Your Feelings Are Valid, but That Doesn't Make Them True
“Your feelings are valid, but that doesn’t mean they’re true” is a phrase I learned very early in my mental health journey when I struggled with validating my own emotions.
Emotional validation is a very important part in a trauma survivor’s healing journey. When we’re taught from a very young age that our opinions, feelings, and perspectives are not valid, or we’re gaslit and lead to question our reality, it’s hard to accept, honor, and even sometimes feel our emotions as we get older. (Source: VeryWell Mind)
As Allie Burke pens in Psychology Today, “Our feelings are valid because we feel them.”
That being said (and I do completely agree with her), it doesn’t always mean that my feelings and reactions to the situation are true.
At first glance, I do understand how that sentence can read and feel as if it’s gaslighting you, the reader. How can I say “Your feelings are valid,” in the same breath that I also emphatically say “but that doesn’t mean they’re true.” Doesn’t the latter negate the former?
No, and here’s a personal example as to why:
Here’s the thing – my friends are going through a lot, thus they deny a lot of my hang out requests. Me being the lonely extrovert I am, tends to get my feelings hurt when one too many requests get denied. Their denials have nothing to do with me, given that they’re fighting to just make it through a day, but I’m human and it still hurts.
My feelings are valid. I’m allowed to miss my friends and wish I could see them more. I can even cry about it if I want to and that’d be perfectly fine, but their absence isn’t about me, and making it about me isn’t fair to them.
Feelings aren’t facts, and in this situation if I treat my feelings as such, I can cause more harm to my friends who are already in sticky mental health situations.
Trying to discern our feelings from facts can be hard. Personally, I’ve found that going through the following process helps both in the moment when I’m feeling the emotions, and also whenever I decide to communicate them externally:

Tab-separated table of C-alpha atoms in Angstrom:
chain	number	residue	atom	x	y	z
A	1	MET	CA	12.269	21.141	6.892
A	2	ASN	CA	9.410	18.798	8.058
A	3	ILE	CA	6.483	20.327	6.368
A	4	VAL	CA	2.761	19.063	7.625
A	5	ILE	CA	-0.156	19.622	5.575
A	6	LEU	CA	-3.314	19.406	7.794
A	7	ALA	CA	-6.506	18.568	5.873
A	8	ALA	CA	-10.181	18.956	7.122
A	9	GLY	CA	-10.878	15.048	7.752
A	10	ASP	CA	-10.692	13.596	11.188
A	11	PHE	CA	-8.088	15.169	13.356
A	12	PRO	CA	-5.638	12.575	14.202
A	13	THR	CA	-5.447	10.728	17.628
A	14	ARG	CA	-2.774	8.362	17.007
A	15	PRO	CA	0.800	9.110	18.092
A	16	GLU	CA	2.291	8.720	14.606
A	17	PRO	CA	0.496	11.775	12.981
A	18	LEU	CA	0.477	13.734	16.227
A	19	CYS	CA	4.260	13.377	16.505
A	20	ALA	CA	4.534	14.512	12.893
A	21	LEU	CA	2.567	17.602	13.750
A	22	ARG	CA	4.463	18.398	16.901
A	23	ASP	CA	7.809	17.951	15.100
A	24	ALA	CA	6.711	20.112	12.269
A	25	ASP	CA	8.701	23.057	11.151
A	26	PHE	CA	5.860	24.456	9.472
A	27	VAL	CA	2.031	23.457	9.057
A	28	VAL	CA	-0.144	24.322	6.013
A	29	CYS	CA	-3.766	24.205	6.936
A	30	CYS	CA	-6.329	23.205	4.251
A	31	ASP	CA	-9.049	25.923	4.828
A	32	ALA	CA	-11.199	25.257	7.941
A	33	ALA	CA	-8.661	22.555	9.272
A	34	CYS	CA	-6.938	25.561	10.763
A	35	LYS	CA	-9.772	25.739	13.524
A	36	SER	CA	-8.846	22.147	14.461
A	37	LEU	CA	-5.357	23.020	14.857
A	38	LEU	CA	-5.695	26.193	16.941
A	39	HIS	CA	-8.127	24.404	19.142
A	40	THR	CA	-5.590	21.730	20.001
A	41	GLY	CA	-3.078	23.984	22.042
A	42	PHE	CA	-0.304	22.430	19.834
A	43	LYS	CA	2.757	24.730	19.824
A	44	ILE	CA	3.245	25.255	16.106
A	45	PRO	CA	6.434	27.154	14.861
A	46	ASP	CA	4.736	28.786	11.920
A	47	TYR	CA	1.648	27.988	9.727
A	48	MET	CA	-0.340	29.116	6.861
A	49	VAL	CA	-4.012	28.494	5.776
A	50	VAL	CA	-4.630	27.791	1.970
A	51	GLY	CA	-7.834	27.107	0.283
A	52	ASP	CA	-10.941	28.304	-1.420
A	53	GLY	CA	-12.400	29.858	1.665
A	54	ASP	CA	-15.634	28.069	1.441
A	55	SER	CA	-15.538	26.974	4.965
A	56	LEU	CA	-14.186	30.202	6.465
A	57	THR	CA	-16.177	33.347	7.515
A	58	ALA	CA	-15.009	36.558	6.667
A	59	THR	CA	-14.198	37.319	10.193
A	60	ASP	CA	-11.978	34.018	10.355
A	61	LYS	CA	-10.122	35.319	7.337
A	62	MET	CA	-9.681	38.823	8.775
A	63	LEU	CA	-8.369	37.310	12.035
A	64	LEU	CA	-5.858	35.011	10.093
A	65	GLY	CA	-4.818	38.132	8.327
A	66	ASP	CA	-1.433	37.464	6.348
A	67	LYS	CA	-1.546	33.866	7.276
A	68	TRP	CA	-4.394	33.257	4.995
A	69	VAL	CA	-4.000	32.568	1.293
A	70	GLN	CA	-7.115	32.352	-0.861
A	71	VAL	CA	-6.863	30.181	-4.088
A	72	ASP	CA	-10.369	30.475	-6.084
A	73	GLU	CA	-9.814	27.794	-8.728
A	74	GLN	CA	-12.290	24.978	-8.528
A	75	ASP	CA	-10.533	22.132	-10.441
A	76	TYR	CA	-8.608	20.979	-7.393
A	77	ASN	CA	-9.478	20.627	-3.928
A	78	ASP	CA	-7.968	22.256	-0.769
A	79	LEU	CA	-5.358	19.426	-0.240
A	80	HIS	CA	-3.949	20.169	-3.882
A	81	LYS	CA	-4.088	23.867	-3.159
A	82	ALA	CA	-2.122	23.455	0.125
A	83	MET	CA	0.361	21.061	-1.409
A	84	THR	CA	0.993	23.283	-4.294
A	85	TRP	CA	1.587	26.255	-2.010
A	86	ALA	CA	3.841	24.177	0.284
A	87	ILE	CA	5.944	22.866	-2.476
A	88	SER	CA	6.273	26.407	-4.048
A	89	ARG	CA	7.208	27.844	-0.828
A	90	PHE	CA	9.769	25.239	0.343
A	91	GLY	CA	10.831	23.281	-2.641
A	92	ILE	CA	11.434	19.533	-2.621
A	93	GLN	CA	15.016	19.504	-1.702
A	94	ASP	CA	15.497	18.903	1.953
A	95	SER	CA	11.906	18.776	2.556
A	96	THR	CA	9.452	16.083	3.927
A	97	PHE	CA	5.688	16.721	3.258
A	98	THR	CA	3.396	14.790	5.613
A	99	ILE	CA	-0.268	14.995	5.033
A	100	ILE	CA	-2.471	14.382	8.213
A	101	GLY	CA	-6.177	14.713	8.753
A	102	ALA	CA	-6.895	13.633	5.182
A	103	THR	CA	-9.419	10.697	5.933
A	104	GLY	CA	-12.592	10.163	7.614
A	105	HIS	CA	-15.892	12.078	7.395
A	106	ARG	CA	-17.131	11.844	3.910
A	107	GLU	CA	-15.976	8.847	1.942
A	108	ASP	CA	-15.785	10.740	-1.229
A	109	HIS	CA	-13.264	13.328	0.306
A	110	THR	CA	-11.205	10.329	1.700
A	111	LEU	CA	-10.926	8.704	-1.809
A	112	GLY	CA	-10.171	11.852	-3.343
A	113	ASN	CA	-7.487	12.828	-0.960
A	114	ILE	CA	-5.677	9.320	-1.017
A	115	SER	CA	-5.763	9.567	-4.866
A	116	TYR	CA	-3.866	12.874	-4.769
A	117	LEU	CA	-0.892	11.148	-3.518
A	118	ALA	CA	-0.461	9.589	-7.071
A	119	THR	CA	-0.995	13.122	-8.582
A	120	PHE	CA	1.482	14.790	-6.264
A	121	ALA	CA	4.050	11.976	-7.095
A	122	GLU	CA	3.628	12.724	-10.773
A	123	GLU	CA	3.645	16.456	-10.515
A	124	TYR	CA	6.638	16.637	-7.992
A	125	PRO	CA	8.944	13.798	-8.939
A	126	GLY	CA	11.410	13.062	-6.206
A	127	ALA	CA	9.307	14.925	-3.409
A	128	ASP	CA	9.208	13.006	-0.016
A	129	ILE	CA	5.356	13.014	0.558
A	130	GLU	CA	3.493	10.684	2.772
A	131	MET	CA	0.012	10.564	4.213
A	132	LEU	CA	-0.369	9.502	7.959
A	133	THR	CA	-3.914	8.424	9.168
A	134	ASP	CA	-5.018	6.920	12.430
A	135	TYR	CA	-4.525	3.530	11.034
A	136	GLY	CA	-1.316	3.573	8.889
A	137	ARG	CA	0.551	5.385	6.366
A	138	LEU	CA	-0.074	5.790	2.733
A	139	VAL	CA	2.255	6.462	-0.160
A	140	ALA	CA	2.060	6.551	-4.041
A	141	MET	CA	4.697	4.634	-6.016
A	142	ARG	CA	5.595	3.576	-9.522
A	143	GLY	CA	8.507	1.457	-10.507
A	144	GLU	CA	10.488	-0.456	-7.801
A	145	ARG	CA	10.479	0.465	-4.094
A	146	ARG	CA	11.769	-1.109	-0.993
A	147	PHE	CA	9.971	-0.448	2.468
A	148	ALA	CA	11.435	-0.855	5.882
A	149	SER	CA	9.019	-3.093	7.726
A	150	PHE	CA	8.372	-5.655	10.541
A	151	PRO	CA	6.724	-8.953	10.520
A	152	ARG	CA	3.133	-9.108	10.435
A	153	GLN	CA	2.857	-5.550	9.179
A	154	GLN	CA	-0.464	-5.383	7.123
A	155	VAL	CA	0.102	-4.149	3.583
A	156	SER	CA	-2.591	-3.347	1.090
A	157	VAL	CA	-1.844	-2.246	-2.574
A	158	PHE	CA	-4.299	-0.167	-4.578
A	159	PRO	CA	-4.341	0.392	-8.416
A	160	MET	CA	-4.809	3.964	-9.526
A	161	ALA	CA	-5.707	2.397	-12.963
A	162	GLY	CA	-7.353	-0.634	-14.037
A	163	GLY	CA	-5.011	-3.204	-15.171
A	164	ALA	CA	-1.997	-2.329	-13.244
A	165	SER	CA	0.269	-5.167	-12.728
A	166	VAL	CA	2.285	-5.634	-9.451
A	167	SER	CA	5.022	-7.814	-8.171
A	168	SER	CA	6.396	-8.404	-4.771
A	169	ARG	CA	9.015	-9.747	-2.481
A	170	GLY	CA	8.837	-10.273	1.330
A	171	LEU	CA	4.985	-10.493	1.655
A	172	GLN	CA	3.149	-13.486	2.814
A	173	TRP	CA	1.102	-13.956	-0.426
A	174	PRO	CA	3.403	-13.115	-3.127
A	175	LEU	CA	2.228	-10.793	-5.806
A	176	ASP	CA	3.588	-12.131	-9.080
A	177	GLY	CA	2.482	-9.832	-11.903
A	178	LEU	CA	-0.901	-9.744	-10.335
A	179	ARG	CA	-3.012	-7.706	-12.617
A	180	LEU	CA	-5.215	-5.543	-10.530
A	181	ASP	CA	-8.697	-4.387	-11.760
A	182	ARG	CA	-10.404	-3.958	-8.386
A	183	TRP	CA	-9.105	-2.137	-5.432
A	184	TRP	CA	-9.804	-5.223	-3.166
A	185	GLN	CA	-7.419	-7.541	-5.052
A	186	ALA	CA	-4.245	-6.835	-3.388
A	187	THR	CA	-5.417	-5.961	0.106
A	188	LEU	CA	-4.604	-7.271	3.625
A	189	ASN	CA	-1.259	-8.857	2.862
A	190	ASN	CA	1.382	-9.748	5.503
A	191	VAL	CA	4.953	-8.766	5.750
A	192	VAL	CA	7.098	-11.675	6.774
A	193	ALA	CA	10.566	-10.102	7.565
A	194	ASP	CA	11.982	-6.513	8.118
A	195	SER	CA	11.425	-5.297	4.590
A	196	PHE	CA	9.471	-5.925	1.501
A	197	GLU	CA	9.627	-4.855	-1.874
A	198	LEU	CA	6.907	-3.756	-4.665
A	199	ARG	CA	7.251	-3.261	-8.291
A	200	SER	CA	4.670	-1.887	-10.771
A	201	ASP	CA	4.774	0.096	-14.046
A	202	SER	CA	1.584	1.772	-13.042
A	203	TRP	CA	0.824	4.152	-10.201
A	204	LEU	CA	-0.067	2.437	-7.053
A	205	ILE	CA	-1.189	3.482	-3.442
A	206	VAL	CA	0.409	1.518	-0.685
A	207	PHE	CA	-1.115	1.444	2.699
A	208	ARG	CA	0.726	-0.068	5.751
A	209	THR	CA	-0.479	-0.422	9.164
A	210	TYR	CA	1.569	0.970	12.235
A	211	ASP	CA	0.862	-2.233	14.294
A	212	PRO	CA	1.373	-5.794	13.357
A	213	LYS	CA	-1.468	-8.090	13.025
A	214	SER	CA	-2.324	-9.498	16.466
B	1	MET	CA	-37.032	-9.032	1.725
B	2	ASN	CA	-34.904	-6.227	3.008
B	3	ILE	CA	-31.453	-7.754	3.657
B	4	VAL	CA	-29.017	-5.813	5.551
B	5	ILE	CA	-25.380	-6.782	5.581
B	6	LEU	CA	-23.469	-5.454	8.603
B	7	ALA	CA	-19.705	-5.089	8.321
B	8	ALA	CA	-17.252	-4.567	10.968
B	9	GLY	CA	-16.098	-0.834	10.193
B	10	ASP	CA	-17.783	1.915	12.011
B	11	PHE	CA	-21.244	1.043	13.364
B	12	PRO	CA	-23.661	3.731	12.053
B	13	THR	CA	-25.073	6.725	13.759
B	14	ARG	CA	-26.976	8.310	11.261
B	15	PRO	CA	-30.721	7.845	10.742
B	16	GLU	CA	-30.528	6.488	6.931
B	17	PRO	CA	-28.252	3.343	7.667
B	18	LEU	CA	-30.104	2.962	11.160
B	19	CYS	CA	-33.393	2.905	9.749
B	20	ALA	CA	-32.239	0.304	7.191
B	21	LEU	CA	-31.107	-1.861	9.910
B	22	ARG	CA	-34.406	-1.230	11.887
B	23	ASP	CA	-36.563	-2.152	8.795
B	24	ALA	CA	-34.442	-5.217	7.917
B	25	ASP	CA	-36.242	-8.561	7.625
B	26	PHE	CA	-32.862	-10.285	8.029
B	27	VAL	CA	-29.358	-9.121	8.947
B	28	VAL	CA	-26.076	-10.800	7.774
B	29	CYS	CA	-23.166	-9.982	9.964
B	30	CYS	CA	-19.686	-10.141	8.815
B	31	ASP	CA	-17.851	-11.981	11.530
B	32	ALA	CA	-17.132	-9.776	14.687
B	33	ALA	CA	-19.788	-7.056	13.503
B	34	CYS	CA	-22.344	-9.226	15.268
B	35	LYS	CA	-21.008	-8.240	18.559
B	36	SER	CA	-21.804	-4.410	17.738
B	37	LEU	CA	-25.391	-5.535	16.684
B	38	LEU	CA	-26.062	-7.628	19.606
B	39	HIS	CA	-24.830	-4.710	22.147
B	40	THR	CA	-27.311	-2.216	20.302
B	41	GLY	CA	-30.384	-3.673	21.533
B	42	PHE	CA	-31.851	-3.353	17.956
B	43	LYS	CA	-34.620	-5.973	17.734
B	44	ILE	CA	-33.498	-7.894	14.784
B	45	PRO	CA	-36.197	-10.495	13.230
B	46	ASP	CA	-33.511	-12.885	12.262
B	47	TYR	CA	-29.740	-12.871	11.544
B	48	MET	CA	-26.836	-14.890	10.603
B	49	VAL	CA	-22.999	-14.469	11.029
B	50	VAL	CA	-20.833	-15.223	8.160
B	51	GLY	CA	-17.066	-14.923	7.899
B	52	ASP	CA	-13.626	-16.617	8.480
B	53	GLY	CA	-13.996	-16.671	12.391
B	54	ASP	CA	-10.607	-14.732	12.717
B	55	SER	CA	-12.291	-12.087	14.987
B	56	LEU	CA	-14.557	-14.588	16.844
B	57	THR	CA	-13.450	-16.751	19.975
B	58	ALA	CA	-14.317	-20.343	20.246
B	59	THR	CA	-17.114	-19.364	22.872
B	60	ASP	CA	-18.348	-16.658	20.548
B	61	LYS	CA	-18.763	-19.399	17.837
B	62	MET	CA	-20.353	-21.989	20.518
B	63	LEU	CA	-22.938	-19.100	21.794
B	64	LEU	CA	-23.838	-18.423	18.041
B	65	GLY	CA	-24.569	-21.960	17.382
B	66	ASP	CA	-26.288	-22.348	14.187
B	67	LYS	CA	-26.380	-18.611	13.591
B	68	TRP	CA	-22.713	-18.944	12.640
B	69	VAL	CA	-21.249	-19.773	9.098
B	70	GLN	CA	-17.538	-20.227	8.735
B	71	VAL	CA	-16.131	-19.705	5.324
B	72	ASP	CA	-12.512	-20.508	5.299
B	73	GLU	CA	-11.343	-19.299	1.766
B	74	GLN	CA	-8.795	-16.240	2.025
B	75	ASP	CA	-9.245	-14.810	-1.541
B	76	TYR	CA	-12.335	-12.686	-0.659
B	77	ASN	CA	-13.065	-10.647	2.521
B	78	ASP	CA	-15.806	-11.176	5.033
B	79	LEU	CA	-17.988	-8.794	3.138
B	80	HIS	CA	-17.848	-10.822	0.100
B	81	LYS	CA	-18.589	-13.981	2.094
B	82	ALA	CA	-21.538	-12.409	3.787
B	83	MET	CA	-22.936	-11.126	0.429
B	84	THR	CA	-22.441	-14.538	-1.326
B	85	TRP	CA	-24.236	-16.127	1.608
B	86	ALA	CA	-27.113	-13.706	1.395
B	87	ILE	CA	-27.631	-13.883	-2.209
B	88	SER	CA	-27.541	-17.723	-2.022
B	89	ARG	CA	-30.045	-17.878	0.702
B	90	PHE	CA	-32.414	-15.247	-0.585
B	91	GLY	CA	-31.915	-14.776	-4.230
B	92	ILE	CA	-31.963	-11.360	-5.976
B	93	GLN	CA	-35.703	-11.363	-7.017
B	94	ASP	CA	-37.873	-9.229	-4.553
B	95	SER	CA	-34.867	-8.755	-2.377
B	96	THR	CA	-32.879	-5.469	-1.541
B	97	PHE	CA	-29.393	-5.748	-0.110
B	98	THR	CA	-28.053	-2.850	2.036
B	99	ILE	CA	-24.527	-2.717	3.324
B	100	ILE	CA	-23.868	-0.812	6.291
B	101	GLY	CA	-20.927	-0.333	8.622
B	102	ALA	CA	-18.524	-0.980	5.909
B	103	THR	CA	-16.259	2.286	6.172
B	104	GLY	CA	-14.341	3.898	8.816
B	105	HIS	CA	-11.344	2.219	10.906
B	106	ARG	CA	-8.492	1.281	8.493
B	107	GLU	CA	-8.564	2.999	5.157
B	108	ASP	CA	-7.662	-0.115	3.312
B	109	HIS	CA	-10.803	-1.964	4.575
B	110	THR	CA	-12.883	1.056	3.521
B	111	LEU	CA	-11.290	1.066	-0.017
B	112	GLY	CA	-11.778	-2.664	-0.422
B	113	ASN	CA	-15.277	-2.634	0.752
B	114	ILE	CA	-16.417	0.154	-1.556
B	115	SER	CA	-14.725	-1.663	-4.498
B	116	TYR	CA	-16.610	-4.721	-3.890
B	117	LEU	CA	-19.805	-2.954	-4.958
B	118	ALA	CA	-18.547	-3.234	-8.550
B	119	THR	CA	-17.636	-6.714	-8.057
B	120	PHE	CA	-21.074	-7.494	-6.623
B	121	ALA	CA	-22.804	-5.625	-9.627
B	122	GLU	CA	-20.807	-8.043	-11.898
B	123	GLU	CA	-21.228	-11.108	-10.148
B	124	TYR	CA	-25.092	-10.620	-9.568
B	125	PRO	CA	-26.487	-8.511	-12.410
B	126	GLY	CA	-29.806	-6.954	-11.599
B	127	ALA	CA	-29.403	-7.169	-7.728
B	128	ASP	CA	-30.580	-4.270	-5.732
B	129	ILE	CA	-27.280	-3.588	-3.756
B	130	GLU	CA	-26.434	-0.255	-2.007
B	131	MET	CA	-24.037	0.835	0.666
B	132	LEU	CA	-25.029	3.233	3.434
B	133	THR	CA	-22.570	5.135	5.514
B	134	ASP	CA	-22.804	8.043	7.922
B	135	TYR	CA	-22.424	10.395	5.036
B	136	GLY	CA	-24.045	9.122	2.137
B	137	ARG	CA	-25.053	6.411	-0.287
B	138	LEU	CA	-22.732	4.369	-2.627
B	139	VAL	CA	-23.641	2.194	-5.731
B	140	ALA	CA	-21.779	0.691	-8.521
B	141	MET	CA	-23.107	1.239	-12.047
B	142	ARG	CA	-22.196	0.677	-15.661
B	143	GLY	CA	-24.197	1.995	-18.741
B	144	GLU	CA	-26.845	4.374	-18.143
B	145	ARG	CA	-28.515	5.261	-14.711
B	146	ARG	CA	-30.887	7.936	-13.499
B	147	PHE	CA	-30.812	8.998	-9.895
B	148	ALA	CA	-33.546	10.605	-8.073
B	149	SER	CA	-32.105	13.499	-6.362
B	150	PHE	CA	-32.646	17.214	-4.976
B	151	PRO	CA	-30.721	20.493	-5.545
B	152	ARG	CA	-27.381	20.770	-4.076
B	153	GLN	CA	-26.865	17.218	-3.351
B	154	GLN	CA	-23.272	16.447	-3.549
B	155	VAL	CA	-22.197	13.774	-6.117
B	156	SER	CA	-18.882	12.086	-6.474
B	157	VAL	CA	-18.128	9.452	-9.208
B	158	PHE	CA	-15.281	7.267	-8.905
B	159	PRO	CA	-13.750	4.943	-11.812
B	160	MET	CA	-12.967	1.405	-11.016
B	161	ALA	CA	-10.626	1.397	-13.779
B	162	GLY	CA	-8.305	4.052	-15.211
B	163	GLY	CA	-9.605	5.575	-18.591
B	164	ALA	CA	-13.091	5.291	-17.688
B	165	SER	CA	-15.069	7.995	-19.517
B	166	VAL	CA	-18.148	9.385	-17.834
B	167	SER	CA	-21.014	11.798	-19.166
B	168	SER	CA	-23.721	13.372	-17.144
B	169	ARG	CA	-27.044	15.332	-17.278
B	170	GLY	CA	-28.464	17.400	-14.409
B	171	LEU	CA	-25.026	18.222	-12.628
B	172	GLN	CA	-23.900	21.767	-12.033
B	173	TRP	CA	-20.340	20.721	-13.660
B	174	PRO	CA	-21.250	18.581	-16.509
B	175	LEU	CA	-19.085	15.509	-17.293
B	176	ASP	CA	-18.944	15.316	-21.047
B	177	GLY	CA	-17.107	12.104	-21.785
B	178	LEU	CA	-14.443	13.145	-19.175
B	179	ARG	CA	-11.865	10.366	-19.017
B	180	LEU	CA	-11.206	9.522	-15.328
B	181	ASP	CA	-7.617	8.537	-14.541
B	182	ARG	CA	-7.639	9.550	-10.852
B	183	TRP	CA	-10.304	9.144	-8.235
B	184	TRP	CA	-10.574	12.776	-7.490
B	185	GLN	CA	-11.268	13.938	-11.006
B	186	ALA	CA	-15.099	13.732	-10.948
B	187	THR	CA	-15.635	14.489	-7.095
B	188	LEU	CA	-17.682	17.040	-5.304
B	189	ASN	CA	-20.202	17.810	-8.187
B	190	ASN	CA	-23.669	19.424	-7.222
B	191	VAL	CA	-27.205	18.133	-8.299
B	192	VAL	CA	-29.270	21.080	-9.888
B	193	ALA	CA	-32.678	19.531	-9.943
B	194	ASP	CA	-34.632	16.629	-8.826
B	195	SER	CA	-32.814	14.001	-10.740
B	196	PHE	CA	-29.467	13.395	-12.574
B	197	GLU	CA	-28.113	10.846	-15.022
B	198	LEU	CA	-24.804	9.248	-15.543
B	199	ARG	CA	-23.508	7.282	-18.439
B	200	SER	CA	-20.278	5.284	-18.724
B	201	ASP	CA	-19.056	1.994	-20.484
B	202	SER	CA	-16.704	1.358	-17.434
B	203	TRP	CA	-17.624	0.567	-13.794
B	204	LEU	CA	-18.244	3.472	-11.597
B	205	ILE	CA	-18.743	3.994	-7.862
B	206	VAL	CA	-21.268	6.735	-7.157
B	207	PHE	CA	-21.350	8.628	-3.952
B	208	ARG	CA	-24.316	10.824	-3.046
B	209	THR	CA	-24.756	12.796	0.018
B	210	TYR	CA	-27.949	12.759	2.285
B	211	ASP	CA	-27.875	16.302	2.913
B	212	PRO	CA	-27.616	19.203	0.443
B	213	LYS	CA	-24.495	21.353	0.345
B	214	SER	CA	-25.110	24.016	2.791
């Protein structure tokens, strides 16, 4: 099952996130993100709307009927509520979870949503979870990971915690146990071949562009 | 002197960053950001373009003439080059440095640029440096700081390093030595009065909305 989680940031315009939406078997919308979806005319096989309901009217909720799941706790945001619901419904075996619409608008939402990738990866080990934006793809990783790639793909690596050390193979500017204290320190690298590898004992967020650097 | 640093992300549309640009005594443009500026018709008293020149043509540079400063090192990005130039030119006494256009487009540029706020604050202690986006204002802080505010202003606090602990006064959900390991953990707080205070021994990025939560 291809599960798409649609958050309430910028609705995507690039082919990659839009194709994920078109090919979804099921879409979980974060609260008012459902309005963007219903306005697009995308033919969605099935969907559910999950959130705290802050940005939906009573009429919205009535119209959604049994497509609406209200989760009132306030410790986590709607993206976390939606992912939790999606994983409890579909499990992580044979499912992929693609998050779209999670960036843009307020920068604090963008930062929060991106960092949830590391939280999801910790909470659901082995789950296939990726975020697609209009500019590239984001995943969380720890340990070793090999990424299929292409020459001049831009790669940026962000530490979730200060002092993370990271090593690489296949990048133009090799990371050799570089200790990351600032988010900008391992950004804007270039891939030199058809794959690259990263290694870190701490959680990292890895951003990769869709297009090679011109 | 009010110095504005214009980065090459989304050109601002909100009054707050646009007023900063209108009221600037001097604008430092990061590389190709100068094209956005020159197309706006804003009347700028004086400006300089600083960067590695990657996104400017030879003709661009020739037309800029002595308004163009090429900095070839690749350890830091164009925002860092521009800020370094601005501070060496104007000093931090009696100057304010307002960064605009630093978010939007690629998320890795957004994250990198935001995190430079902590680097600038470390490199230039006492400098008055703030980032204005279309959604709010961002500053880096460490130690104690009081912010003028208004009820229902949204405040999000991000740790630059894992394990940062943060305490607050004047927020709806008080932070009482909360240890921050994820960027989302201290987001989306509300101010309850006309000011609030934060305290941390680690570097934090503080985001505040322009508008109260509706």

1. As objectively as possible, what is the reality of this situation?
Ask yourself this question, and if you need help seek an objective third party opinion. You want an unbiased outlook (which is hard) at what is going on around you.
2. Sit with how you feel in relation to what happened.
Sit with it. Journal it. Talk about it. Whatever you have to do to confront those feelings healthily!
3. Ask yourself if your feeling is “true” or if it’s just a feeling.
Remember, it’s valid regardless, but coming to that realization can potentially save you unnecessary conflict.
When we’re healing from our trauma, we do need to learn to validate our emotions regardless of if they’re disordered or not. Having emotions and feeling some type of way about a situation, relationship, job, etc., isn’t wrong or bad. It’s what makes us human.
However, there’s a certain responsibility that we need to take for our reactions along with a certain nuance we need to maintain that if overlooked, can create more chaotic and emotionally unstable relationships in our lives.
We can do both — validate our emotions, while also being honest and objective about the actual situations that we have feelings about.
Getty image by Ponomariova_Maria